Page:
Pete’s Dragon Review
"Just because you cannot see something doesn't mean it is not there"
What is faith? It could be said that faith is the confidence that what we hope for will actually happen; it gives us assurance about things we cannot see. Even when others do not believe, faith does define the human condition. This is true in the life of Meacham (Robert Redford), who lives in the Pacific Northwest of the United States. He believes that a dragon lives in the deep recesses of the forest. His faith is not a blind faith, but one based in his own personal contact with the magical beast, but he has a hard time convincing others. Even though he is relegated to sharing his tale of magical beasts with the children of the community until the little community is turned upside down with a discovery by his daughter, Grace (Bryce Dallas Howard). As a park ranger, she finds Pete (Oakes Fegley), a 10-year-old orphan amongst the trees of the forest. As the mystery unfolds of the boy’s survival story, Meacham’s fables become more of a reality to their family and the small logging community.
For fans of the 1977 musical, Pete’s Dragon, this retelling of the friendship between a boy and his dragon is similar in title only. This does not diminish the magical journey told by relatively unknown director, David Lowery. His reimagining of Elliott the Dragon and Pete’s connection still contains the emotional power of the original without having to incorporate musical numbers. There is a strong need for audiences to engage their suspension of disbelief to accept the inability of the small community to come in contact with the boy and his furry friend for a decade. Yet, Lowery did make this plausible due to his placement of the story in the pre-internet era of the 1970’s.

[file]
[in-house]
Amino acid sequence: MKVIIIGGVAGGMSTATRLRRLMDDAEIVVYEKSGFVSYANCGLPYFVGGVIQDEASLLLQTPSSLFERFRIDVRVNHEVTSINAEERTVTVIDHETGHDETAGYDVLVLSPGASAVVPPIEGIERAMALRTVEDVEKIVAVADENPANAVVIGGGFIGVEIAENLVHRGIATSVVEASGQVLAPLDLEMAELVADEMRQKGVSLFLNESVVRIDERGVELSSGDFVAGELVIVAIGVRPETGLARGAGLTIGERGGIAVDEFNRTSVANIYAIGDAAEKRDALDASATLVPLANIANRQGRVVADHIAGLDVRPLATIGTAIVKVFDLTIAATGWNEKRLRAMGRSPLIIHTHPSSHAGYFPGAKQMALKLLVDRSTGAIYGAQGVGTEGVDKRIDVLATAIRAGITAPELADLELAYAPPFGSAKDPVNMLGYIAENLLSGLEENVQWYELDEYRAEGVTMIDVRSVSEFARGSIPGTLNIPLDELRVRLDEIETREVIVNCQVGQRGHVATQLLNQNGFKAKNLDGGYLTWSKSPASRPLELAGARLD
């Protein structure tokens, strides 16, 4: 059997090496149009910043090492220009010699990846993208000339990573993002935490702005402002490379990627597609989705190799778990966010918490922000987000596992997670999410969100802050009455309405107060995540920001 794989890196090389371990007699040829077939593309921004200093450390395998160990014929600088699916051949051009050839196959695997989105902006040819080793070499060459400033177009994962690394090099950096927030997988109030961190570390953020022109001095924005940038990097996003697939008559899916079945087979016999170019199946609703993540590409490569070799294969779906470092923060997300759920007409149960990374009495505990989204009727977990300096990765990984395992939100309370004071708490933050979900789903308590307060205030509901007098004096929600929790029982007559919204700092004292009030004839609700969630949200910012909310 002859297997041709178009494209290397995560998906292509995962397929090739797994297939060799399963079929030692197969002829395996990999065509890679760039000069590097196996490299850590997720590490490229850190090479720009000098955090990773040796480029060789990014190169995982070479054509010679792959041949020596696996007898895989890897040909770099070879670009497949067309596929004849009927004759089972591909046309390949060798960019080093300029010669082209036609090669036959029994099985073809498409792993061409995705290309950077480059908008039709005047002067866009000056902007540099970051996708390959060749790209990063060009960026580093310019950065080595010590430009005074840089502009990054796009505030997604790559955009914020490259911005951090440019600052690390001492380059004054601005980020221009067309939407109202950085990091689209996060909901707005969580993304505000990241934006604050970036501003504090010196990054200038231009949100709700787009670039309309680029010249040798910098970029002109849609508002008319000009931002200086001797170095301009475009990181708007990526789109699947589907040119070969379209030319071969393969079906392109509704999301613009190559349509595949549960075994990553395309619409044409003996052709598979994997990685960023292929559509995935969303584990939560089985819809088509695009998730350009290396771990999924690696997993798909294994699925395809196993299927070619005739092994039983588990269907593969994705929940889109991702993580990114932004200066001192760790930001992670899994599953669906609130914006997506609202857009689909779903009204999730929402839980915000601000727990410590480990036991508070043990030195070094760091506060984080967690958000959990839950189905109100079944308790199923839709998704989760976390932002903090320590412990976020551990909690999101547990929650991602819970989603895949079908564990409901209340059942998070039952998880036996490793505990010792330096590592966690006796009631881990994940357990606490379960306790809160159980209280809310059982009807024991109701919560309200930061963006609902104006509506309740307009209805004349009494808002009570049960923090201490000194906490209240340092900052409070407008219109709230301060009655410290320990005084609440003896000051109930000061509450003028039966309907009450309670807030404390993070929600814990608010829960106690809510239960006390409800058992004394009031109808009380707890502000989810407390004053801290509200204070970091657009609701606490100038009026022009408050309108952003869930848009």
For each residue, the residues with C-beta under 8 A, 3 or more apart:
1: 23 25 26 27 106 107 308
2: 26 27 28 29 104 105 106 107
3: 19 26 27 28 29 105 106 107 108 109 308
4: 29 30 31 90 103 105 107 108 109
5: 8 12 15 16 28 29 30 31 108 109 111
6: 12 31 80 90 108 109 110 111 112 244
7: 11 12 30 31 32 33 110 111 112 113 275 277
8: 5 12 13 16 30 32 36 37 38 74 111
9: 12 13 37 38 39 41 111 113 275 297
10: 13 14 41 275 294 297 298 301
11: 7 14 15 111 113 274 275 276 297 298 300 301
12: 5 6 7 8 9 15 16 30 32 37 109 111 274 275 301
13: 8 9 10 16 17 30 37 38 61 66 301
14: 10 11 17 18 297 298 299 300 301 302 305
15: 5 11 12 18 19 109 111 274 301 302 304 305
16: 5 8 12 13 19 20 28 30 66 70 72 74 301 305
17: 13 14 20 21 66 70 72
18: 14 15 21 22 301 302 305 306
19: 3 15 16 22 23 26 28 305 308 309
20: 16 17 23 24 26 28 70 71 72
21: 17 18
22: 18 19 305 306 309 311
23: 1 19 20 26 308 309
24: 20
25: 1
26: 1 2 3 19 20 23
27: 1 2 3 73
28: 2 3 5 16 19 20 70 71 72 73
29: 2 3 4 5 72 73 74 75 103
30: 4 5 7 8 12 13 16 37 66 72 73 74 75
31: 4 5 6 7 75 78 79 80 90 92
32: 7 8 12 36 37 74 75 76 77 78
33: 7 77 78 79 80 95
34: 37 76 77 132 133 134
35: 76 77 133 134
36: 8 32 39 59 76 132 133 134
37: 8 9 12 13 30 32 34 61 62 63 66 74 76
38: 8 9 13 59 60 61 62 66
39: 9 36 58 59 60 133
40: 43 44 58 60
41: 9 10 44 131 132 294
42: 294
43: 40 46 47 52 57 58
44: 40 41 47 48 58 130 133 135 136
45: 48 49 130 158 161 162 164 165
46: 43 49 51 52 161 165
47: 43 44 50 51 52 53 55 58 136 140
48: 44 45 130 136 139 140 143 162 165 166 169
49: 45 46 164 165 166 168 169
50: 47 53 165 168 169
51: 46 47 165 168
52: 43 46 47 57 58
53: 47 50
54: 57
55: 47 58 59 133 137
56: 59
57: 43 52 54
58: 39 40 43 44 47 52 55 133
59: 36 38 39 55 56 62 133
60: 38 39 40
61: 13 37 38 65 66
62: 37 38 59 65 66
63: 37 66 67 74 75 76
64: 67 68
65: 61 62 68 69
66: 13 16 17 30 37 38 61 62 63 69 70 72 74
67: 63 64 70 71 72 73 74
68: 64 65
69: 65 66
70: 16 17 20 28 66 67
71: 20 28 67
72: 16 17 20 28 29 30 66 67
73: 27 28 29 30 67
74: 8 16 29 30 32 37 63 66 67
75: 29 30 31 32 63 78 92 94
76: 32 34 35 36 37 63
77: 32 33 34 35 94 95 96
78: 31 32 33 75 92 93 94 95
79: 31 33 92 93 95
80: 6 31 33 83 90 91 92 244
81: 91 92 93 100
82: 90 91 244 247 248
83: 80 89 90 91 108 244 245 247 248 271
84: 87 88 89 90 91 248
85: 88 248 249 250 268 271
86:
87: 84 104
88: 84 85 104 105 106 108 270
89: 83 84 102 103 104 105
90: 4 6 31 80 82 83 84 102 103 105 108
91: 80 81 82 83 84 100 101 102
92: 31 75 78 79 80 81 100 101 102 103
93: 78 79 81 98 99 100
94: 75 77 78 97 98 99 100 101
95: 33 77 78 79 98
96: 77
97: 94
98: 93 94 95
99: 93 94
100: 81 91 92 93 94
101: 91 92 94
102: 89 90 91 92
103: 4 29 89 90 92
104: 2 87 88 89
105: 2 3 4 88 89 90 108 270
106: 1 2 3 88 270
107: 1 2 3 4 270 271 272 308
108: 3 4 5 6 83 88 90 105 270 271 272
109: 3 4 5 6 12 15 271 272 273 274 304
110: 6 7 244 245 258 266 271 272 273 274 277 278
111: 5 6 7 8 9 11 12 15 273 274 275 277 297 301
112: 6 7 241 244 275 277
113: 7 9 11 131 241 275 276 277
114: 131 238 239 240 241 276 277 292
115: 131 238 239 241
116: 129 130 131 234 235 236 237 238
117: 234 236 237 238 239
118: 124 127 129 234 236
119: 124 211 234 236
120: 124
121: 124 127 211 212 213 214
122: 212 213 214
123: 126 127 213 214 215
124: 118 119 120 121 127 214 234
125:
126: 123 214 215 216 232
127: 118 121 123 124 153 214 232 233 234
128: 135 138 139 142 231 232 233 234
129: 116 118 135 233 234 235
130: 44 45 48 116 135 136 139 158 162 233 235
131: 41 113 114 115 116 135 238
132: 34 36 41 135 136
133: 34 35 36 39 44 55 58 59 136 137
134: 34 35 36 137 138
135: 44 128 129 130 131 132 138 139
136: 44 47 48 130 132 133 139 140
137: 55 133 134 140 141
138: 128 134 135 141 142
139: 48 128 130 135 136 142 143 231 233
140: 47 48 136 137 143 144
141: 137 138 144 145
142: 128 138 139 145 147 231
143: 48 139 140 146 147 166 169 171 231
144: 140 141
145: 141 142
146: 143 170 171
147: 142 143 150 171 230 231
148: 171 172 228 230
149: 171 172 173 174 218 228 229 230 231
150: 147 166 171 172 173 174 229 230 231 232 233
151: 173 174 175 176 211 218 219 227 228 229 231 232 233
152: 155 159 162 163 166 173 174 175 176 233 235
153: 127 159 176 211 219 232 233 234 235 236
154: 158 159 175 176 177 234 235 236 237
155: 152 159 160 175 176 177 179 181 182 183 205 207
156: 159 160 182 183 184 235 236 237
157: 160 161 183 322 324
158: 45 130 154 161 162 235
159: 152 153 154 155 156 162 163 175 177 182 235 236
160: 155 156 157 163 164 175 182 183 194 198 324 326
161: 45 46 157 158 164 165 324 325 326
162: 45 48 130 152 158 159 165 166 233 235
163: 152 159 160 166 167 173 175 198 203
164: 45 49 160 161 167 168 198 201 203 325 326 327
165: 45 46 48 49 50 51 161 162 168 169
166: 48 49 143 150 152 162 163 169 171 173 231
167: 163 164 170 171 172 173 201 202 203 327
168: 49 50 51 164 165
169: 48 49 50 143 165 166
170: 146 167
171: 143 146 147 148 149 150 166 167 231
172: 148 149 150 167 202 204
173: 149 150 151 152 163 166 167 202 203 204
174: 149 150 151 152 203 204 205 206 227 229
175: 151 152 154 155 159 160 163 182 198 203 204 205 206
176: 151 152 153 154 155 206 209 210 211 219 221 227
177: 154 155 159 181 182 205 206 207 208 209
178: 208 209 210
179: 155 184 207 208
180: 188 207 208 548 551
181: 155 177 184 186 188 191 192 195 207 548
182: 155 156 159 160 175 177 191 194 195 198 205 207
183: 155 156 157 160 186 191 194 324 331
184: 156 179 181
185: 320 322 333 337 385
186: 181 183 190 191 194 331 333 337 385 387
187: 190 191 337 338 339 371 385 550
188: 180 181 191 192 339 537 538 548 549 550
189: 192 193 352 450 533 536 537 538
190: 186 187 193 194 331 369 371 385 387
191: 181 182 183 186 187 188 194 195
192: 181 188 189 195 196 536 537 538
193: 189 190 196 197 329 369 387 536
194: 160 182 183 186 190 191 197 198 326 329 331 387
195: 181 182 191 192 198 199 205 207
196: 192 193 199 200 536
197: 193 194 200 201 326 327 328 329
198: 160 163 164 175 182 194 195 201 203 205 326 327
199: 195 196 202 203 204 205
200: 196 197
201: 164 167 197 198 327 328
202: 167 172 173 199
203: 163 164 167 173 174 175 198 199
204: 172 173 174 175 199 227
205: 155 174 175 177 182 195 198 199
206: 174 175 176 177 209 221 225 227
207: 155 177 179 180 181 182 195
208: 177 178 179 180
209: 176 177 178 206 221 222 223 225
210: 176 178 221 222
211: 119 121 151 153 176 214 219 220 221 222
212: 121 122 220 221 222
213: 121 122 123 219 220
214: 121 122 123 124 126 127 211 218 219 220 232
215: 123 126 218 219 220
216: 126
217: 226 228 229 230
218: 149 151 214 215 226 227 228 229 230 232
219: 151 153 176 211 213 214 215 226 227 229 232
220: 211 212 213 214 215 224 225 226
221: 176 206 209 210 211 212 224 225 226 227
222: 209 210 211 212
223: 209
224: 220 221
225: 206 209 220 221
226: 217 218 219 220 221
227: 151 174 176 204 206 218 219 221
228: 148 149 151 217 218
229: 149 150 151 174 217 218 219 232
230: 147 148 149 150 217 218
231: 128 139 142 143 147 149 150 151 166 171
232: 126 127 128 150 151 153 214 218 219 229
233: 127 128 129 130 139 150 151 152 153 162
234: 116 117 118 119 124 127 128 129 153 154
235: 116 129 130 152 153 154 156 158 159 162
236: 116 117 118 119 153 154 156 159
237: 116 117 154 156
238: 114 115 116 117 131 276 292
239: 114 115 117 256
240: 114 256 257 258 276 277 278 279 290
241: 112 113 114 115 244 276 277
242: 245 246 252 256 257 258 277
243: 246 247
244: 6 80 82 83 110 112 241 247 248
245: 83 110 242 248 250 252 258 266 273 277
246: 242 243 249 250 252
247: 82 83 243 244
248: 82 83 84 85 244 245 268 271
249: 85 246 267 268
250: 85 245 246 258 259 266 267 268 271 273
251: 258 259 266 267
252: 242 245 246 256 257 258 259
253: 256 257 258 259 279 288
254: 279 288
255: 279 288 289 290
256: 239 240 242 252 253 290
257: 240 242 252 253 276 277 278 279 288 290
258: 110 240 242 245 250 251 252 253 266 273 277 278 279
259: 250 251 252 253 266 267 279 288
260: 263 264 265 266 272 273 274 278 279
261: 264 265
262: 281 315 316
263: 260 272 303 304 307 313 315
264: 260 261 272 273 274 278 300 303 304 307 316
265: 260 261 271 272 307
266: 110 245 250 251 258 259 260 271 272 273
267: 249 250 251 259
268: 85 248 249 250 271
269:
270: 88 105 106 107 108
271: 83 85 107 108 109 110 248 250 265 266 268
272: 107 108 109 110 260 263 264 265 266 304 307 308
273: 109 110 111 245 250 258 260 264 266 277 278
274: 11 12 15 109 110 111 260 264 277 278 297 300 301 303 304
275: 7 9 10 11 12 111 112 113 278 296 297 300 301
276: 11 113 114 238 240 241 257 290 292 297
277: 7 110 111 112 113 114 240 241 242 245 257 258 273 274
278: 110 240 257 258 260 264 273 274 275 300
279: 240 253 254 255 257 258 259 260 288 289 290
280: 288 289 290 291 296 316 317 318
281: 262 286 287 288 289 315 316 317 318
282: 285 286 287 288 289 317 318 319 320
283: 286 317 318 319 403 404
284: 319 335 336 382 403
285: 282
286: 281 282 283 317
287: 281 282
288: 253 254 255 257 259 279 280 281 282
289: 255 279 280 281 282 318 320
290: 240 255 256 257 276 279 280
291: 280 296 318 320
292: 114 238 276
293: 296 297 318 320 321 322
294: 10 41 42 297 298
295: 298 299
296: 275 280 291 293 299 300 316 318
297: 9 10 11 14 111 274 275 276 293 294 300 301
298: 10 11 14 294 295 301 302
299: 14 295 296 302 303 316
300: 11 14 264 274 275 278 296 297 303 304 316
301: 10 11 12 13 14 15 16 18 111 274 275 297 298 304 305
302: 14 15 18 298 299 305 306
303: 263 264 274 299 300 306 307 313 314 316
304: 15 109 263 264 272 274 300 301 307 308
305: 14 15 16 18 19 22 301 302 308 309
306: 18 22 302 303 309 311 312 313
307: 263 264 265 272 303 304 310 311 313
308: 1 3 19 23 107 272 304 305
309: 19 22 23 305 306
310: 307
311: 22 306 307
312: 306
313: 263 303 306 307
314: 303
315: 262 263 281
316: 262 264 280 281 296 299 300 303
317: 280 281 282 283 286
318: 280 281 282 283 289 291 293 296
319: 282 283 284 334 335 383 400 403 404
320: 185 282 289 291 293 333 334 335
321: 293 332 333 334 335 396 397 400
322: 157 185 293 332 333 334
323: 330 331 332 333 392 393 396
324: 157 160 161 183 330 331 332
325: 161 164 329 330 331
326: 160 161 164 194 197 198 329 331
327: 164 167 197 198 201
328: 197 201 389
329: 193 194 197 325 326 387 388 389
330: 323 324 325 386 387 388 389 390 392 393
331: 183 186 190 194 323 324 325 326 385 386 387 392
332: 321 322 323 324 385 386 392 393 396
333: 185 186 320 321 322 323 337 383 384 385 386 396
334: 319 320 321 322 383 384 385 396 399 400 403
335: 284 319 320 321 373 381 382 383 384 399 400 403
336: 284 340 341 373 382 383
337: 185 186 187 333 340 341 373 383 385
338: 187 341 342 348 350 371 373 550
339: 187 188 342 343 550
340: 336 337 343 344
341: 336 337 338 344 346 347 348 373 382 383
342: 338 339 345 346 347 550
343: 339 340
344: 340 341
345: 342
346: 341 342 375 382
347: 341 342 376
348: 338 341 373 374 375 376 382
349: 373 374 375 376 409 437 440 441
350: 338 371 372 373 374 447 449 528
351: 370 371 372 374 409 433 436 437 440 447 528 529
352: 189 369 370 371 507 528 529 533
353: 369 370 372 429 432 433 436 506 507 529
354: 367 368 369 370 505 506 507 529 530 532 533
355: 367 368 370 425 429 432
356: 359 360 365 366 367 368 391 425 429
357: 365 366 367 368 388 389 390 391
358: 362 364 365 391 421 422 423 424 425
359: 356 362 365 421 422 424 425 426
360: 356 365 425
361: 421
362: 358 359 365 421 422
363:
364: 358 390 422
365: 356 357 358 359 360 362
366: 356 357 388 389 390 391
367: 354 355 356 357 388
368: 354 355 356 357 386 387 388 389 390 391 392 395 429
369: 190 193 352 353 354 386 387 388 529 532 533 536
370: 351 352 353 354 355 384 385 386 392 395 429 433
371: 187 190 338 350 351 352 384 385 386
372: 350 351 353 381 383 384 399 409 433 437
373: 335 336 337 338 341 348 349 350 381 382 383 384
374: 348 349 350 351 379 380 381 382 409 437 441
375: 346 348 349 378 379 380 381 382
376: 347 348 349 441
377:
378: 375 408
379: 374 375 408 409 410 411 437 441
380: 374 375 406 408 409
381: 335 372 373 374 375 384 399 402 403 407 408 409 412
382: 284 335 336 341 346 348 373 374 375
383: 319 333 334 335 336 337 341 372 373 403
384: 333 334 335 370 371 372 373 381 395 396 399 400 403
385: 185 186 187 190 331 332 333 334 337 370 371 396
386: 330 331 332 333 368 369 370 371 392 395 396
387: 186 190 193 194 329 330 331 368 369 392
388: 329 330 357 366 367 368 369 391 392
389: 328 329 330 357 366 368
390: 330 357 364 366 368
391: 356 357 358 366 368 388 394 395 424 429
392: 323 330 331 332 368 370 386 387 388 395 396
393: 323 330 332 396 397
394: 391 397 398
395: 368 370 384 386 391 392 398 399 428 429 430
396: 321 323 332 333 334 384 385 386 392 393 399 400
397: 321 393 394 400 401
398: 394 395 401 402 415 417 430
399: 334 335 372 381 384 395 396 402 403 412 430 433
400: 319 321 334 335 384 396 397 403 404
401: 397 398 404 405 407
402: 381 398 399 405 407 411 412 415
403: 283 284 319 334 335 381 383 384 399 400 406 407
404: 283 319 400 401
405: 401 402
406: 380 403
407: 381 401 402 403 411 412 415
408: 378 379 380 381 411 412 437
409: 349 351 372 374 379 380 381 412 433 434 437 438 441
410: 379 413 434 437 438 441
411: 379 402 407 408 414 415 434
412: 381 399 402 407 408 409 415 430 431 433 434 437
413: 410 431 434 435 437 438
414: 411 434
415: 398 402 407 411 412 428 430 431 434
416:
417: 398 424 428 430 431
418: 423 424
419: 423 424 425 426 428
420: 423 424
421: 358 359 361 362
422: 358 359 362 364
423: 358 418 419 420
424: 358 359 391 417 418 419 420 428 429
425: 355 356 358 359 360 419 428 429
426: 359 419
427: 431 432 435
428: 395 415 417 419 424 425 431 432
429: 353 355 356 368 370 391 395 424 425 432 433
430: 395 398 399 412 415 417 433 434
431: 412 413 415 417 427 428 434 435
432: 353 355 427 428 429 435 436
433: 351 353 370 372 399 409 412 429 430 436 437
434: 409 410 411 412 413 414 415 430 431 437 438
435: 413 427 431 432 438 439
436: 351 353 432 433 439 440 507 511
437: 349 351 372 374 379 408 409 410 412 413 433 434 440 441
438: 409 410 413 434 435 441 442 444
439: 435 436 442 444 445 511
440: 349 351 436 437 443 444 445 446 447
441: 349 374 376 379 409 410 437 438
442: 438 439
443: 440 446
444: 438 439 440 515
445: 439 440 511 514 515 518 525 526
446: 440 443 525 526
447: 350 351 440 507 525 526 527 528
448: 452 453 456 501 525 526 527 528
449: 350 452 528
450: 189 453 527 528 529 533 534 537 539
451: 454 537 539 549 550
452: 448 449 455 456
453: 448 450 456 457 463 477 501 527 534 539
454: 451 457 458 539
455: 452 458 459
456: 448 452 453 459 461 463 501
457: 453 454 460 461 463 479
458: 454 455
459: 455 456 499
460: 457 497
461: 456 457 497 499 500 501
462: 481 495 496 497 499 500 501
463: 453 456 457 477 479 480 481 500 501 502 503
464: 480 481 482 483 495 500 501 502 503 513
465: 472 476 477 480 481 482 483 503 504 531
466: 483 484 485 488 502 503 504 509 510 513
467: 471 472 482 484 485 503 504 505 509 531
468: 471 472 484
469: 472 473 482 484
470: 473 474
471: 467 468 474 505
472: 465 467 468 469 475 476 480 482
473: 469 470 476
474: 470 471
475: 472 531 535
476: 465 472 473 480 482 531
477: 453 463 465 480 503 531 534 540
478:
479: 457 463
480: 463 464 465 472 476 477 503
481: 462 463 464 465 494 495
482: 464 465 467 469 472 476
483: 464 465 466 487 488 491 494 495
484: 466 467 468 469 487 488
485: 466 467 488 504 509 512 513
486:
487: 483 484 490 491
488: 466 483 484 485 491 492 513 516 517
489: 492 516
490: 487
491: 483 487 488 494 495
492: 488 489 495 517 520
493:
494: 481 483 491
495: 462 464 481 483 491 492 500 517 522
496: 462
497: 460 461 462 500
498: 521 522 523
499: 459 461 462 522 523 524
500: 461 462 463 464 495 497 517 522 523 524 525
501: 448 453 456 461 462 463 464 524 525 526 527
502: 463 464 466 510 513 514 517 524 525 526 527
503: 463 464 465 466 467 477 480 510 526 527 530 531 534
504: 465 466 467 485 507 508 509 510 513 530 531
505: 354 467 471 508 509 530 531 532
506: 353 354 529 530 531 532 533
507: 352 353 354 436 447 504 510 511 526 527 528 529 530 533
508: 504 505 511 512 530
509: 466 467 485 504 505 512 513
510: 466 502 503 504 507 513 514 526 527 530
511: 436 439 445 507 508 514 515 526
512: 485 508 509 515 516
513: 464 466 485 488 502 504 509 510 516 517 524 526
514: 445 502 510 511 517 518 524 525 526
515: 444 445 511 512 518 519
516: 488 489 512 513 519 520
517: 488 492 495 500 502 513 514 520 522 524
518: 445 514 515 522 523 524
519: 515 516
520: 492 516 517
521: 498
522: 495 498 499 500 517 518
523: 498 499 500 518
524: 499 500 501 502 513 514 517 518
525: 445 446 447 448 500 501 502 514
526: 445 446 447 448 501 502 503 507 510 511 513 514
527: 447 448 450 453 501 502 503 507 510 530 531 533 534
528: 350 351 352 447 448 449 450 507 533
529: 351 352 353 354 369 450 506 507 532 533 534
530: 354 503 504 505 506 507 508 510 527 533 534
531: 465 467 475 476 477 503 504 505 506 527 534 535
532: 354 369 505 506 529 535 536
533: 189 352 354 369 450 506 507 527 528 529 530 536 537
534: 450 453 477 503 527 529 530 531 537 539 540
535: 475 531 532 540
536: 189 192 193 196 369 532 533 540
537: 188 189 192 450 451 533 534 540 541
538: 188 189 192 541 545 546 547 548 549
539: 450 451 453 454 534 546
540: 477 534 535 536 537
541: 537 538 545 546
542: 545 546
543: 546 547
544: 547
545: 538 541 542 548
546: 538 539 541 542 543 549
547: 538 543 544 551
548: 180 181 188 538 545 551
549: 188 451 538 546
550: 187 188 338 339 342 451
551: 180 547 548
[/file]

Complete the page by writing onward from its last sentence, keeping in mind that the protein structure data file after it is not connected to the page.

Pete's Dragon suffers from the inevitable comparison to the other Disney release, The Jungle Book. The dragon tale struggles to rise to the same cinematic level of Mowgli's adventure. The key difference is the development of the characters surrounding the boy at the heart of these wilderness coming of age plot lines. Even though the animals in The Jungle Book were all computer generated, they provide more dimensional value than many of the human characters of Pete's Dragon. Thankfully the love between Pete and Elliot provided enough magic to keep things alive and propels the story along. There is an environmentalist undercurrent that almost derails the film, but Lowery manages to bring the focus back to the human element and wraps things up nicely in the end. Redford, Howard and Karl Urban provide some of the acting credibility for the overall experience, but their roles were two dimensional in comparison of the central theme of the boy and his dragon. Oakes Fegley does manage to carry the film with a huge boost of his green best friend.
What is refreshing to see is Disney getting back to well-told, straightforward stories that centre on family and their value. Pete's Dragon is not trailblazing, but even though most of the story and the visuals have been experienced in other films, it is a good alternative for families looking for an enjoyable night at the cinema. Not all films need to push the barriers of filmmaking, but they do need to entertain their target audience and this forest excursion delivers on many levels. A refreshing choice for parents of small children.